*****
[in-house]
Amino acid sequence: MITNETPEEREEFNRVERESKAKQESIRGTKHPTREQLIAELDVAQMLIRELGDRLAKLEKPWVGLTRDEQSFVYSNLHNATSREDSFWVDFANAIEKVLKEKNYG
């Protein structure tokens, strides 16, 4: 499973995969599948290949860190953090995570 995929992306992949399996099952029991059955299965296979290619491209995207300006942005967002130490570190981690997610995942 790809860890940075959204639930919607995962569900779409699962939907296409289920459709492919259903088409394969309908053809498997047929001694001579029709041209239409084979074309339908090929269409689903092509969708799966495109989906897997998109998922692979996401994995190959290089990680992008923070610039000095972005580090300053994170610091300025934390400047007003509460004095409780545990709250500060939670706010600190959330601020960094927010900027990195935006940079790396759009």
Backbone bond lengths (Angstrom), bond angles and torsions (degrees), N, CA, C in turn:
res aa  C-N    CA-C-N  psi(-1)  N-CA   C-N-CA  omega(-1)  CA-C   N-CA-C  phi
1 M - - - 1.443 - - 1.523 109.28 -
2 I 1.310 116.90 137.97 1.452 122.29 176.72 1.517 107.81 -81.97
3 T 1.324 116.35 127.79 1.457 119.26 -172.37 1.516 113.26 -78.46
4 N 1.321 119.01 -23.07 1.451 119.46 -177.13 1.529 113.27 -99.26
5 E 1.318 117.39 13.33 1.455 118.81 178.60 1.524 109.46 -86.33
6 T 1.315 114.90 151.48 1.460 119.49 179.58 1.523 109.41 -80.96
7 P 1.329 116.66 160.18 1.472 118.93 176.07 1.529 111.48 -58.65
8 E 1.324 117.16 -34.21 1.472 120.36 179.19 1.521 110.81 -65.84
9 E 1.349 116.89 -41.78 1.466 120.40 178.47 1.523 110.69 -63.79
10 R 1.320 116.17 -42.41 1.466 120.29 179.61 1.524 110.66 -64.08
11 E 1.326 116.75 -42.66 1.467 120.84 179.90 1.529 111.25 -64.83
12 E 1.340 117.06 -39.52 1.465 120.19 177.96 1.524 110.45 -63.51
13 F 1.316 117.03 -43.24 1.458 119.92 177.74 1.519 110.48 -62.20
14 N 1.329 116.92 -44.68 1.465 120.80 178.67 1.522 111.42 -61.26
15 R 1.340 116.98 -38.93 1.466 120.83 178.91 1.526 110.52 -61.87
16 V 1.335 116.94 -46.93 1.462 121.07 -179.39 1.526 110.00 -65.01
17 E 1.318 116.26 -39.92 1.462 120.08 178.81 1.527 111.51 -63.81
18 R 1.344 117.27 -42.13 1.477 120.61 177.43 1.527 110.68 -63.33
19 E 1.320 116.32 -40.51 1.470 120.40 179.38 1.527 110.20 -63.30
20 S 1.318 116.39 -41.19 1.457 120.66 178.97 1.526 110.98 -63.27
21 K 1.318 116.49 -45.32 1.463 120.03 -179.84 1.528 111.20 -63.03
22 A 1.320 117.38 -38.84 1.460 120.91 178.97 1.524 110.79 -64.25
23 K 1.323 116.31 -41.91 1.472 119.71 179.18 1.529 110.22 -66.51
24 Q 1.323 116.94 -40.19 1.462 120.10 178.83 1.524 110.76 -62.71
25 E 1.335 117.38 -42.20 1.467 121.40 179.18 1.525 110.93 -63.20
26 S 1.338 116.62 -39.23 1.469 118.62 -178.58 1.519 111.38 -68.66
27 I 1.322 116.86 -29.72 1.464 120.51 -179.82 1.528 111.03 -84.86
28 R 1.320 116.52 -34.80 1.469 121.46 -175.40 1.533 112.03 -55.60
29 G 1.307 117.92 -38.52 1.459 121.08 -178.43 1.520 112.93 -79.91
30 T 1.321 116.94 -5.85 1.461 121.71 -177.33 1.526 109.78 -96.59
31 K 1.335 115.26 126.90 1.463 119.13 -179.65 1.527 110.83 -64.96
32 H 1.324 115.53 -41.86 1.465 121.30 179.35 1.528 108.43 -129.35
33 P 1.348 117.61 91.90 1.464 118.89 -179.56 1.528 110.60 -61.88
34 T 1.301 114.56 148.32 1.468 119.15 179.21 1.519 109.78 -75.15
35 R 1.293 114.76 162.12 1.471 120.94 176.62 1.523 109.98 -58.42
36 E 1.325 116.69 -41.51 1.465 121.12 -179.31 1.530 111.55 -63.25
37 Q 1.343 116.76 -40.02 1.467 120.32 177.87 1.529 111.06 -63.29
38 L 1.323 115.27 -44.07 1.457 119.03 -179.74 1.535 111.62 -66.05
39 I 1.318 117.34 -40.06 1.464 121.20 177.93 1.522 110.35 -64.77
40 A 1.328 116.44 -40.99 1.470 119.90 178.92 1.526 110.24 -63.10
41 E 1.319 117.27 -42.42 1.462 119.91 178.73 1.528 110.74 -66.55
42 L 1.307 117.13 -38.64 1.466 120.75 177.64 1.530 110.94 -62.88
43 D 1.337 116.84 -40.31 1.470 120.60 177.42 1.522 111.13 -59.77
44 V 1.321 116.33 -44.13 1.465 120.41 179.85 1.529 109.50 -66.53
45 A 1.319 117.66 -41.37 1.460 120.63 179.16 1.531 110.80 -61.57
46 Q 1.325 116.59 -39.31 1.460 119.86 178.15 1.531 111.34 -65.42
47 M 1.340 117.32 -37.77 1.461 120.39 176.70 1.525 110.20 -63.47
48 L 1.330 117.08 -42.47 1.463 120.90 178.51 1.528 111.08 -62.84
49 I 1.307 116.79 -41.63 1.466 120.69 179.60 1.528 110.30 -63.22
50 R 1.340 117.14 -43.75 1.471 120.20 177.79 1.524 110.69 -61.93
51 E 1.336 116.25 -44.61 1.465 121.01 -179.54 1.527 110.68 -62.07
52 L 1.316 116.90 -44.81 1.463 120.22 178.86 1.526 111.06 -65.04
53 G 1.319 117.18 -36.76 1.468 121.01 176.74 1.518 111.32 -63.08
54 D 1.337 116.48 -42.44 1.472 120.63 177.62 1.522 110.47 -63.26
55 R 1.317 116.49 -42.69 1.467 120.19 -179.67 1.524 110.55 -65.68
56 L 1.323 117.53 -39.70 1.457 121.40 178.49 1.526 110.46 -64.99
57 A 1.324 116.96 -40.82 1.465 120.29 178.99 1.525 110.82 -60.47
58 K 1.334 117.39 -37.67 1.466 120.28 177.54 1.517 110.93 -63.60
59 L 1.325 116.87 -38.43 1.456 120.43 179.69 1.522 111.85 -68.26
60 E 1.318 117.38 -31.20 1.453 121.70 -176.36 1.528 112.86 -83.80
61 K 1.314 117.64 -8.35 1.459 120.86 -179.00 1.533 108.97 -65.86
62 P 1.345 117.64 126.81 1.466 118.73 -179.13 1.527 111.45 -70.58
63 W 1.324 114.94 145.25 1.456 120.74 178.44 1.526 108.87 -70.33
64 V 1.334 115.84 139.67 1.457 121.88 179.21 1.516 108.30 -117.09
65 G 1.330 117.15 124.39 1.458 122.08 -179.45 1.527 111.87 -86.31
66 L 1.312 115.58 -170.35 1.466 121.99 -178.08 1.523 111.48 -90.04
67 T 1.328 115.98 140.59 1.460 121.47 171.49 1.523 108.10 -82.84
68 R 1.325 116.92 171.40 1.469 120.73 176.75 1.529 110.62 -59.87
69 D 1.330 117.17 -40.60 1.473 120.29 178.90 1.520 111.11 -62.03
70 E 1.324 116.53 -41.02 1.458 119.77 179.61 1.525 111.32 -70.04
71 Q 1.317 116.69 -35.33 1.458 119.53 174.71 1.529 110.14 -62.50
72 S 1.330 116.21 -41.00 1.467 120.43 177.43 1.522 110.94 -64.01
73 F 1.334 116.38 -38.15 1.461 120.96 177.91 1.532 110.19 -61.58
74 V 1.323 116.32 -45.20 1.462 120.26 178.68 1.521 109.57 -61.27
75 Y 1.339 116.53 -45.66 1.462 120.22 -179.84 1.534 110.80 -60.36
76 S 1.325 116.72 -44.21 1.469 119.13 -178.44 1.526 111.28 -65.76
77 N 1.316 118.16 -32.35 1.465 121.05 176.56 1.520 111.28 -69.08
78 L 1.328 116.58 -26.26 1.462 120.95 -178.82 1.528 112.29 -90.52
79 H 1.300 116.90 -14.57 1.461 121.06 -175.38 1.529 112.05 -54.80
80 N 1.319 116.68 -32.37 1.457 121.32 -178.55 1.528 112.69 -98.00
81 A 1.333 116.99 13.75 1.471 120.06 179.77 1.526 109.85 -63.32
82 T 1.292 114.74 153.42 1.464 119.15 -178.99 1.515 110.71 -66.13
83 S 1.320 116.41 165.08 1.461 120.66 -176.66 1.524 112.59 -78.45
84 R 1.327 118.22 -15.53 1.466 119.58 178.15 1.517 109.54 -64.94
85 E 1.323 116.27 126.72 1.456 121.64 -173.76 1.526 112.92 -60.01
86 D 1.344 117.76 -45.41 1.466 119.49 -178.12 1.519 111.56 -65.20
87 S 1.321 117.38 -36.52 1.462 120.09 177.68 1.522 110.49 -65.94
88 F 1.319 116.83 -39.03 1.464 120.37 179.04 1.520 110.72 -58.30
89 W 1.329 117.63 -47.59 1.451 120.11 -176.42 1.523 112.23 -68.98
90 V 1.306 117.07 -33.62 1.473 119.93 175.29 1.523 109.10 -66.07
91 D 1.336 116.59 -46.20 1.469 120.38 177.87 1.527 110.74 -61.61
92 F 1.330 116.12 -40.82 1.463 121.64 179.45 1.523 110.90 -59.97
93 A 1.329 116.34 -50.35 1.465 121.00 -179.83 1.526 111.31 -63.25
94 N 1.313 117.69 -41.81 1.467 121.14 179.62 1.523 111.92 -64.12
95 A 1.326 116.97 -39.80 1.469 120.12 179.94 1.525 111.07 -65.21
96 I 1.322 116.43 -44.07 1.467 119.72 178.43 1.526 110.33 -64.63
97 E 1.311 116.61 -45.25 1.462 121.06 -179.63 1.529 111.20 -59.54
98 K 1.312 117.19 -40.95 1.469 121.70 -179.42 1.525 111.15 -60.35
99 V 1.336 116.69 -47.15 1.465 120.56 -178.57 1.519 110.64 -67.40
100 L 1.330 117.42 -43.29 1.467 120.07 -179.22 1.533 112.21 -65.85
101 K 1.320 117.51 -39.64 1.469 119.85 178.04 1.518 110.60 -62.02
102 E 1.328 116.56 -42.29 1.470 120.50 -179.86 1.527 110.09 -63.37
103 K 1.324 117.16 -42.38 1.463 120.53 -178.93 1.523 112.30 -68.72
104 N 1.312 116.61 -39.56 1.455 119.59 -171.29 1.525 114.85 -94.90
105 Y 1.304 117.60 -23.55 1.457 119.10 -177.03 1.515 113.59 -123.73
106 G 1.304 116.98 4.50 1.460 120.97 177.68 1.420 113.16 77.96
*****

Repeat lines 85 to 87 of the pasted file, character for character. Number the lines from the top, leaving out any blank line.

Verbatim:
80 N 1.319 116.68 -32.37 1.457 121.32 -178.55 1.528 112.69 -98.00
81 A 1.333 116.99 13.75 1.471 120.06 179.77 1.526 109.85 -63.32
82 T 1.292 114.74 153.42 1.464 119.15 -178.99 1.515 110.71 -66.13